The first color issue of Aviation Consumer is fantastic. Although I would have still been a loyal subscriber with black-and-white images, the color provides a significant added value and it is much appreciated.
A comment and question. In the pulse oximeter flyoff, the 2 in SpO2 should be a subscript, not a superscript. Sorry to be picky. As an anesthesiologist, SpO2 is a significant concern to me during my patients operations.
Needless to say, I was shocked to see your test pilots SpO2 in the range of 80 to 84 percent. At what altitude was this photograph taken? Was he experiencing symptoms of hypoxia? In the operating room, an SpO2 of 80 percent is a true emergency requiring immediate elucidation of the cause and immediate rectification.
David Breznick, MD
Iron Mountain, Michigan
Our test pilot had been flying at 10,000 feet for 10 minutes when the photo was taken. And no, he wasnt experiencing hypoxic symptoms, other than the usual sense of false well being, narrowed vision and inability to do mental math problems. (Just kidding…)
Just read your December 2005 EFB article and thought I might send along some experiences and opinions after going through the EFB process in my Baron. Some of the factors that led to a portable EFB solution were these:
Panel geography: Pre-1984 Barons like mine put the radio stack on right side of the panel, not a great place for seeing and using a panel-mount MFD. The cost of these panel-mount MFDs, plus certified weather datalink boxes and charting, is significantly higher than a portable EFB solution.
In-flight weather: From the Boston area, common destinations for me are the upper midwest and Florida. These trips are long enough that you can often count on encountering one (or more) weather issues. Access to NEXRAD and METAR/TAF information inflight is an incredible advantage.
Approach plates: Paper charts to cover the eastern U.S. are an enormous pain and expense for 95 percent of the charts that are never needed. An EFB using Jeppesens JeppView software was very appealing. I print the charts to be used, but have it all available on the EFB. As an absolute back-up, I keep some bound government plates-not too old-appropriate to the trip.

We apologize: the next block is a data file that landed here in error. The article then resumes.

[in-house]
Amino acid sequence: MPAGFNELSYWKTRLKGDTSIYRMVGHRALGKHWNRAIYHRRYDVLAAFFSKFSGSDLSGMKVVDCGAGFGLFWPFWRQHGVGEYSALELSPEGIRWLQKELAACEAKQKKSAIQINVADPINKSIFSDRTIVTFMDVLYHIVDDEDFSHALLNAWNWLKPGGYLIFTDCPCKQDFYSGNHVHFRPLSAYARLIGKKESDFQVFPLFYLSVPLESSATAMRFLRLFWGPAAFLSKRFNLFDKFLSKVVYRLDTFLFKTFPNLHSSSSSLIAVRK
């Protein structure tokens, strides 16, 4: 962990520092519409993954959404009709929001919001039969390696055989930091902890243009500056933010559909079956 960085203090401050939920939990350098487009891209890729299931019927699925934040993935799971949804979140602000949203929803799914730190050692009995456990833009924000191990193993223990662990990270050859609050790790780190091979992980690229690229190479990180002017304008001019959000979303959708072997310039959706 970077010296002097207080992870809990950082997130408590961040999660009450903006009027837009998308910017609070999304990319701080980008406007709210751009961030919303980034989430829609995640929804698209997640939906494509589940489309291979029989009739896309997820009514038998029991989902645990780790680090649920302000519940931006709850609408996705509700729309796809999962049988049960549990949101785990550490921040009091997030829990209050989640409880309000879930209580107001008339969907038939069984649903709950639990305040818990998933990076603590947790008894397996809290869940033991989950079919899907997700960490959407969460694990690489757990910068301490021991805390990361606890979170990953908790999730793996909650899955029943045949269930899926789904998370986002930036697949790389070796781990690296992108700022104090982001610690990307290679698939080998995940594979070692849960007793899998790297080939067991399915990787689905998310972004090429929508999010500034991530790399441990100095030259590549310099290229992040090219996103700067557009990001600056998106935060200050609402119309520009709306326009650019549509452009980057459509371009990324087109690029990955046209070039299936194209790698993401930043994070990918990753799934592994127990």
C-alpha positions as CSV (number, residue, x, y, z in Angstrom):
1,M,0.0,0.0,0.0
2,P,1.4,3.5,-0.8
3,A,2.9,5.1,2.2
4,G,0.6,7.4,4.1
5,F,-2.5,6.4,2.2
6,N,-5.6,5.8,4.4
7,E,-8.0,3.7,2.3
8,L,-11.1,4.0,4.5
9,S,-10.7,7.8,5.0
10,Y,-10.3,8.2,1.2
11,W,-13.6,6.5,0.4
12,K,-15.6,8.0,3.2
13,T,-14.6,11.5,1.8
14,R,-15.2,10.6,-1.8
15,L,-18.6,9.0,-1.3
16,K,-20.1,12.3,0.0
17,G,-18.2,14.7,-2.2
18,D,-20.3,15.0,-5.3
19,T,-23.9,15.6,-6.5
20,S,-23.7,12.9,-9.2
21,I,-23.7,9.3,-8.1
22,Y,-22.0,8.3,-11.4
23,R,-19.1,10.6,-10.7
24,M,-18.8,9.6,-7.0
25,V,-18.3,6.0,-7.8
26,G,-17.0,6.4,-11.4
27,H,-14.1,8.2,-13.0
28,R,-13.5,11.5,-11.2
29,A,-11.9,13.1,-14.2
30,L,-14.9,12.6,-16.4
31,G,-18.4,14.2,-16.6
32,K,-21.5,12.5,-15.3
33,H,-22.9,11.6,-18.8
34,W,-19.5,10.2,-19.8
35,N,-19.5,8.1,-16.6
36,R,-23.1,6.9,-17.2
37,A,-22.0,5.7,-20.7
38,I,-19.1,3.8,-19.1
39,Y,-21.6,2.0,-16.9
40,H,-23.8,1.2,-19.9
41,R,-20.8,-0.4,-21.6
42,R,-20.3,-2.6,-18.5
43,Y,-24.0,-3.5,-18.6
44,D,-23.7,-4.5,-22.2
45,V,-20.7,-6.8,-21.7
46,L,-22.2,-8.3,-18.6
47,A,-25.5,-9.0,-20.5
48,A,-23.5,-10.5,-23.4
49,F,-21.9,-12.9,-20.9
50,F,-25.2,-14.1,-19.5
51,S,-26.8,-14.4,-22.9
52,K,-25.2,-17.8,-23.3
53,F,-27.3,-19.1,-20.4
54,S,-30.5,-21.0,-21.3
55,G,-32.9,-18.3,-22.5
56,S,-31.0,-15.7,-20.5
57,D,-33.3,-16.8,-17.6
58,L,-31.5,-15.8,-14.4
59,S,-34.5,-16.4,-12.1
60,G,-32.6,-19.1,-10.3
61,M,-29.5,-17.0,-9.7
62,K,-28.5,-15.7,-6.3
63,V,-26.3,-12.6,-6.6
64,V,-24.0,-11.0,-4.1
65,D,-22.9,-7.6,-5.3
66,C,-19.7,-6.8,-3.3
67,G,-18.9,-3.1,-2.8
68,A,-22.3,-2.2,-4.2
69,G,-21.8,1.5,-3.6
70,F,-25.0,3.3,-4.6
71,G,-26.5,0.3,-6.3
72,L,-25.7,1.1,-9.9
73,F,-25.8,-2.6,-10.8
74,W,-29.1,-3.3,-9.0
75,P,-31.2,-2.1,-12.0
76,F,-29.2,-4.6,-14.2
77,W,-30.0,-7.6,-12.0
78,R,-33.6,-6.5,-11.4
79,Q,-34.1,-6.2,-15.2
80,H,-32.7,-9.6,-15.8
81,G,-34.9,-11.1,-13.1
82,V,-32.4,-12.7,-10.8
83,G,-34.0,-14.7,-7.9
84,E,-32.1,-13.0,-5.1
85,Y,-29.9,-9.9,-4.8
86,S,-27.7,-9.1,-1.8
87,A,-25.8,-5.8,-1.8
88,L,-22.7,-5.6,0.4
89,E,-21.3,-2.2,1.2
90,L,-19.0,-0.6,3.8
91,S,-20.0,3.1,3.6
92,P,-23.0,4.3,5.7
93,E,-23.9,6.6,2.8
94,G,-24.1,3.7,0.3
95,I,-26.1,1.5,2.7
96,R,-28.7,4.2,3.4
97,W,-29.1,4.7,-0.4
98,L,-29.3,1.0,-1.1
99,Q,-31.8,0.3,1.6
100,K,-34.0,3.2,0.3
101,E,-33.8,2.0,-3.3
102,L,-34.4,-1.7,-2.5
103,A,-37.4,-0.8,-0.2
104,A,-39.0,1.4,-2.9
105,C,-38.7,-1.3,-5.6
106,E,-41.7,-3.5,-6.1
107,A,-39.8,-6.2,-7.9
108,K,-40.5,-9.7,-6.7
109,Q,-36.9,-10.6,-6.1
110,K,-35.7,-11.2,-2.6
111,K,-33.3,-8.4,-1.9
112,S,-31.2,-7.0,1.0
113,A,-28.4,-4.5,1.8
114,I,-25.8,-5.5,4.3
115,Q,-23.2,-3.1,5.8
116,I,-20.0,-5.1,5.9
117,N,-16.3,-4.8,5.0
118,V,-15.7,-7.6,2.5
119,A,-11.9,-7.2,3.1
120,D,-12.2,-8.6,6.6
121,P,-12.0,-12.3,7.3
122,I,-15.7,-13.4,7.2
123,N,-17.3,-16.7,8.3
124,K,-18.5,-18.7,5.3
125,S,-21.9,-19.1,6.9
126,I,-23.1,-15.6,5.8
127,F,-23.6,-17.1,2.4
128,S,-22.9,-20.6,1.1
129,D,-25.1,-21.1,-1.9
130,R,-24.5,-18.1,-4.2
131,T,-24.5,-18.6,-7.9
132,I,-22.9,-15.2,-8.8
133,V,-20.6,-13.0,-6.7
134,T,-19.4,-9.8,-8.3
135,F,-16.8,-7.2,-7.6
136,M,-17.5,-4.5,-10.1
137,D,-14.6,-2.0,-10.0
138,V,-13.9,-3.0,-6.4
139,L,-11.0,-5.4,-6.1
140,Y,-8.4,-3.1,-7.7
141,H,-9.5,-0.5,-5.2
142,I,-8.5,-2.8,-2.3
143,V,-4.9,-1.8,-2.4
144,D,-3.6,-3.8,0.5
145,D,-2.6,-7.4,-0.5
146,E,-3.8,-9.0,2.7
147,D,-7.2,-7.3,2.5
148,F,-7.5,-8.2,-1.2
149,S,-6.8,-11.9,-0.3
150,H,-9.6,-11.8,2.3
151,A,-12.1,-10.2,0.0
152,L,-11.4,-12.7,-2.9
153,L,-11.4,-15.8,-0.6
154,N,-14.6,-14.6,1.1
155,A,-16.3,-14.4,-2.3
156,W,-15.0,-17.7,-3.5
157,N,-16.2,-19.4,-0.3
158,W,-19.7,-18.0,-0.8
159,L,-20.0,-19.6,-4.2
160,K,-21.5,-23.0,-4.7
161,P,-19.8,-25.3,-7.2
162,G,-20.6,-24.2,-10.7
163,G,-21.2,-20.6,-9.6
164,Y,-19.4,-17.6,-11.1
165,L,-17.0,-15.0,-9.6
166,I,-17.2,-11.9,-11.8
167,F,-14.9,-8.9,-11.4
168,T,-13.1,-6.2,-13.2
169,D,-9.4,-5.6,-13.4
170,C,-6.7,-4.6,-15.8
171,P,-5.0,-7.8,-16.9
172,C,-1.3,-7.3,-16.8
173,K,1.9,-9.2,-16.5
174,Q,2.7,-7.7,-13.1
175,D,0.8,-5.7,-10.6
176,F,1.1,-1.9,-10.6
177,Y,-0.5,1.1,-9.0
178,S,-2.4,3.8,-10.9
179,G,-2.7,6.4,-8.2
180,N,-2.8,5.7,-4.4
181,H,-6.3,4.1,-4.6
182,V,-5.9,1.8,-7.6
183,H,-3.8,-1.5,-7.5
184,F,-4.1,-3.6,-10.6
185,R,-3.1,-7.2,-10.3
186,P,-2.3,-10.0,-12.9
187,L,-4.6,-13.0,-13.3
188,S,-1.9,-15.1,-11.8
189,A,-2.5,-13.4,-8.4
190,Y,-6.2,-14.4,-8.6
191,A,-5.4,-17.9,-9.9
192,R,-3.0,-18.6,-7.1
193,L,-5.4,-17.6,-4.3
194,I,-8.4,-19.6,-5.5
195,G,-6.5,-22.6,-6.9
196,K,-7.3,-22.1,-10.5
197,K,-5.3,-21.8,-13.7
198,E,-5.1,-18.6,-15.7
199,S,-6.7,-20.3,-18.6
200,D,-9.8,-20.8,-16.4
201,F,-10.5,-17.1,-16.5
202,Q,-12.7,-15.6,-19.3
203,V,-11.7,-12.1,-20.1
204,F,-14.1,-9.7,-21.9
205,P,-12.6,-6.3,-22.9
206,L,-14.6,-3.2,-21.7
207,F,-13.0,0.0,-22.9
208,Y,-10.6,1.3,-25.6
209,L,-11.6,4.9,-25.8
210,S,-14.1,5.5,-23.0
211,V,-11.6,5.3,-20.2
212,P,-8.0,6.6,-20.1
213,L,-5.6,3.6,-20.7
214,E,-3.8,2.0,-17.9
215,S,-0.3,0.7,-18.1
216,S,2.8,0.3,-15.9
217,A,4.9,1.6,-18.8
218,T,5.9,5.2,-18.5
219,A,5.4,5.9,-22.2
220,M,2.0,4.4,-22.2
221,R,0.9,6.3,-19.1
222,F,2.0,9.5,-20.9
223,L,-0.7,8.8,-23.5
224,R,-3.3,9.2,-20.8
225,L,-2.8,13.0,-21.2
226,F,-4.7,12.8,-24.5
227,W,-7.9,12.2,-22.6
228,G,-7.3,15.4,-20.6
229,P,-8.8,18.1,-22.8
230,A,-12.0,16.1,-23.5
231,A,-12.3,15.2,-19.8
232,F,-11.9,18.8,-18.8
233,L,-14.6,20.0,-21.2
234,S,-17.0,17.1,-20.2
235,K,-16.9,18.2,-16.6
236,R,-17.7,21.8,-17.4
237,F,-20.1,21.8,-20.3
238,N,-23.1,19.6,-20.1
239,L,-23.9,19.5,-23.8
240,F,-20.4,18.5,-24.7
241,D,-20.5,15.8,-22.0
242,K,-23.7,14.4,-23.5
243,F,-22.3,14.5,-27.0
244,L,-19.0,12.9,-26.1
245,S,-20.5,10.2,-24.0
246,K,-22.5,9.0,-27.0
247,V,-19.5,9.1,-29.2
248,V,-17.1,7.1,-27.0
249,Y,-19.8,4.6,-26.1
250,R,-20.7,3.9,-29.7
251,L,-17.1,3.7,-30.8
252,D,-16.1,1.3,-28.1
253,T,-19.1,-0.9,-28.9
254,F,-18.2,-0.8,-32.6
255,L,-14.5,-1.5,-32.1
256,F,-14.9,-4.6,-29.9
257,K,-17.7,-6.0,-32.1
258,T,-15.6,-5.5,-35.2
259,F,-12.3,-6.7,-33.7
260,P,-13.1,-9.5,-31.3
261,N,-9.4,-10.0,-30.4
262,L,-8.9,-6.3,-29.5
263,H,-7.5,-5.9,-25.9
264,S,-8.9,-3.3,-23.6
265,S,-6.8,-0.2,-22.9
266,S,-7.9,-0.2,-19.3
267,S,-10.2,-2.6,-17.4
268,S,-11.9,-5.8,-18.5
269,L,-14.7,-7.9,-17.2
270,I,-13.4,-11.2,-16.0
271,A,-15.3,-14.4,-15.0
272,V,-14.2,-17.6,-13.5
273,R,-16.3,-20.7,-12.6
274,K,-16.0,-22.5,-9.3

Finally, I liked the idea of having a small and portable PC on the road for DUATS briefings from my hotel, looking up destinations on www.Airnav.com, email and so on.
As for hardware, I knew from previous experience with Windows CE palmtop-type devices that they were not the answer for me. The larger 10.5- or 12-inch screens are fantastic for information display, but simply too big for my cockpit. Realizing I needed an 8.5-inch screen, I studied ADRs Fujitsu solution, Itronixs rugged tablet and the NavAero T-Pad 800. I ordered a T-Pad 800, but the units were backordered and, on further consideration, the cabling issues looked too difficult. So I cancelled the order and went with Hewlett Packards TR3000 rugged Tablet PC, a licensed version of the Itronix tablet (www.itronix.com), but with a slightly faster processor. I believe HP has since stopped licensing this tablet. One resource for Itronix that seems good is www.GroupMobile.com.
It turns out that having a rugged-ized tablet is a good idea because the flight environment can be less than kind. The Itronix is a solid unit. My only wish is for more memory capacity than its maximum of 640MB and a faster processor. The new Motion 8.5-inch tablet probably offers both of these features.
Next purchase was WxWorx software, an XM weather receiver and Aviator Lite subscription, along with a USB GPS. Because I wanted GPS input for both the WxWorx software and my JeppView Flitedeck software, I purchased Fransons GPSGate online. GPSGate is a wonderful and inexpensive utility that allows multiple programs to access one GPS input. (www.franson.com)
Regarding the Aviator Lite subscription, I just didnt see the need for more than NEXRAD and METAR/TAF. Perhaps if I didnt already have a Stormscope, the lightning data would make the full Aviator subscription worthwhile.